Who is the criminal, and who is it to be blamed for injustice occurred in World War 2? How many criminals are involved in this project? (The Nazi collaborators? The Danish government? The people who occupied Christiania? Me? Skaters?)
Skaters who practice in public spaces such as memorials are often blamed for misusage and vandalism of public property. But after all, isn’t the point of memorials to be visited by people, whether or not they are on wheels?
Music Fluidity in Yinon Avior’s Skatepark

When we examine music history, there has always been fluidity within musical genres. Past composers often wrote pieces that were regarded as something different than what they were intended to be, and there are various reasons for that. While composers sometimes were not thinking about strictly fitting their compositions into specific categories or were purposefully trying to bend/break rules for dramatic affect, in many cases the terminology was simply inconsistent.

Music theory and musicology attempt to clarify issues such as terminology in order to give us a better understanding of music and the circumstances surrounding its composition, but these studies cannot entirely eliminate inevitable musical gray zones which sometimes are a result of the evolution and changing nature of musical terms throughout history.

The musical term “tattoo” is applied to military displays or presentations to which the public is admitted, a definition that leaves a wide-open door for several types of music to fall into this classification. Following that fact, marches played at military bands’ concerts to which the public is admitted can rightfully be classified as tattoos.

But what happens when such pieces are performed for non-military functions? This question should be asked, as it is common for many types of music intended for a practical, non-concert function—from chamber music originally meant to be played privately for a small group of friends to waltzes intended to be danced to—to make their way into the concert hall. And what about genres that share the same, or similar, elements with other genres, and are not performed for the original purpose tied to them? For example, even though the galop was a popular nineteenth-century ballroom dance, many examples, such as Hans Christian Lymbye’s famous Champagnegaloppen, are rather march-like due to their duple 2/4 meter, repetitive rhythms, and lively tempo also associated with several types of marches.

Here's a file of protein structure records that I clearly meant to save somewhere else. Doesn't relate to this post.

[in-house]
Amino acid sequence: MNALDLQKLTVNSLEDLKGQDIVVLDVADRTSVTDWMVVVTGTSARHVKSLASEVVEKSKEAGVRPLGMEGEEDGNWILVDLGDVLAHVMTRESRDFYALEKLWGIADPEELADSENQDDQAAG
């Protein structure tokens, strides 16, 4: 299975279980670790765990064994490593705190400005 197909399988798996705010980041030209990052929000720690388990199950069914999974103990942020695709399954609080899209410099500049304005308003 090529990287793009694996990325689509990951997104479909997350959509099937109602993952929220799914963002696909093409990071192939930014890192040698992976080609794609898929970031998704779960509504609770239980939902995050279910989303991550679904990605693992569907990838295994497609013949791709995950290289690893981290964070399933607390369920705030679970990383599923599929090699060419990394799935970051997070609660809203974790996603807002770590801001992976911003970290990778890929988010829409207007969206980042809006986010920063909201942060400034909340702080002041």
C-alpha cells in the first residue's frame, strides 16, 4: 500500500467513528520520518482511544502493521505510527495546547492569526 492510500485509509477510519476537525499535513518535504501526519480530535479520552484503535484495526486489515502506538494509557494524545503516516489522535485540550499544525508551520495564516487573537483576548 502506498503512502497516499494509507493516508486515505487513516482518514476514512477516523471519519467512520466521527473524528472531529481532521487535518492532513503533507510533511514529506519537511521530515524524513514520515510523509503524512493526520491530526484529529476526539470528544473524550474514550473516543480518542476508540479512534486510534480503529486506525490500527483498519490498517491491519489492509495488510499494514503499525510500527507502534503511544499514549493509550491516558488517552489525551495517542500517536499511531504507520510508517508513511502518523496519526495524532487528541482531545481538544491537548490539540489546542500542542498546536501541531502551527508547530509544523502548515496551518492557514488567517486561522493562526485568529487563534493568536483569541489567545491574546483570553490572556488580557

Although classification of music into categories is intended to help from a learning standpoint, music can, and is often, forced into less conventional categories depending on the context. Therefore, while forcing a setlist of marches and galops composed by H.C. Lumbye into the “tattoo” category might seem extreme, it technically isn’t incorrect.

Dr. Justin Bland
Track List
1. Den 5. juni, March – 2’25″
2. Velkomsthilsen, March – 2’21”
3. Kong Carl 15.s Honnørmarch – 3’41”
4. Kong Georg 1.s Honnørmarch – 3’50”
5. Mac Mahon March – 2’05”
6. Kong Christian 9.s Honnørmarch – 3’30”
7. March i C-Dur – 3’11”
8. Kong Frederik 7.s Honnørmarch – 3’34”
9. Nytårshilsen, March – 2’17”
10. Champagnegaloppen – 2’16
11. Grundlovs Fest Galop – 2’20”
12. Militær Galop – 2’31”
13. Militær Galop, Pas de deux – 3’40”
14. Gratulæring Galop – 2’05”
15. Kanon Galop – 2’22”
16. August Bournonville Honnør Galop – 2’00”
17. Glædeligt Nytår Galop – 1’59”
18. Finalegalop af ”Livjægerne På Amager” – 3’21”
19. Tivolis Concert Salon Galop – 4’10”
20. Telegraph Galop – 3’44”
21. Københavns jernbanedampgalop – 3’48”
The individual tracks are extracted from a series of CDs from the Naxos Music Group entitled “Lumbye: Orchestral Works” in several volumes as follows: Vol. 1. Marco Polo 8.223743. CD. 1998. Vol. 2. Marco Polo 8.223744. CD. 1998. Vol. 3. Marco Polo 8.225122. CD. 1999. Vol. 4. Marco Polo 8.225170. CD. 2001. Vol. 5. Marco Polo 8.225171. CD. 2001.Vol. 6. Marco Polo 8.225223. CD. 2002. Vol. 7. Marco Polo 8.225255. CD. 2003. Vol. 8. Marco Polo 8.225263. CD. 2003. Vol. 9. Marco Polo 8.225264. CD. 2004. Vol. 10. Marco Polo 8.225265. CD. 2004.

Thank you
All people of Christiania, and especially you who live in the Airkondition complex.
Special gratitude goes to Cristoffer Daniel Larsen, Charlotte and Jens, Nicolai Robinson, Justin Bland, Yair Perez Davidi, Mathias Monrad, Thorir Bjarnason, Tore Sætrum, Brant Wall, and all Avior, Robinson, and Skriver family members.